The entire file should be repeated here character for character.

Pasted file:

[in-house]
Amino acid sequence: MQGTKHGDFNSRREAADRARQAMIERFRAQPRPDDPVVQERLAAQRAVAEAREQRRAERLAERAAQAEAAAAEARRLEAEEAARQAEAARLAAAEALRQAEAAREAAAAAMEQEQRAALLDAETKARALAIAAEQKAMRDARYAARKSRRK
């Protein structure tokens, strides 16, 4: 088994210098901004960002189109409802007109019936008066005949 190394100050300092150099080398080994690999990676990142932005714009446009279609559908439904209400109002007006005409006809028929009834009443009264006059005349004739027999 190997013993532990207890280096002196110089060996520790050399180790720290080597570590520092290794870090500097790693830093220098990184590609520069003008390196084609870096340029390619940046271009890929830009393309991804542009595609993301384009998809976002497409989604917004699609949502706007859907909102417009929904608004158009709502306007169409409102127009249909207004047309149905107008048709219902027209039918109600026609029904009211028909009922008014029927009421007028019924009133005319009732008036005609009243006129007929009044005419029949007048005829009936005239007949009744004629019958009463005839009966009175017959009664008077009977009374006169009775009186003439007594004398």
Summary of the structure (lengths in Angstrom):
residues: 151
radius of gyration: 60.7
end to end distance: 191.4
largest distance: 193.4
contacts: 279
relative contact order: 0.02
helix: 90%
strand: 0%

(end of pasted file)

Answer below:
[in-house]
Amino acid sequence: MQGTKHGDFNSRREAADRARQAMIERFRAQPRPDDPVVQERLAAQRAVAEAREQRRAERLAERAAQAEAAAAEARRLEAEEAARQAEAARLAAAEALRQAEAAREAAAAAMEQEQRAALLDAETKARALAIAAEQKAMRDARYAARKSRRK
């Protein structure tokens, strides 16, 4: 088994210098901004960002189109409802007109019936008066005949 190394100050300092150099080398080994690999990676990142932005714009446009279609559908439904209400109002007006005409006809028929009834009443009264006059005349004739027999 190997013993532990207890280096002196110089060996520790050399180790720290080597570590520092290794870090500097790693830093220098990184590609520069003008390196084609870096340029390619940046271009890929830009393309991804542009595609993301384009998809976002497409989604917004699609949502706007859907909102417009929904608004158009709502306007169409409102127009249909207004047309149905107008048709219902027209039918109600026609029904009211028909009922008014029927009421007028019924009133005319009732008036005609009243006129007929009044005419029949007048005829009936005239007949009744004629019958009463005839009966009175017959009664008077009977009374006169009775009186003439007594004398």
Summary of the structure (lengths in Angstrom):
residues: 151
radius of gyration: 60.7
end to end distance: 191.4
largest distance: 193.4
contacts: 279
relative contact order: 0.02
helix: 90%
strand: 0%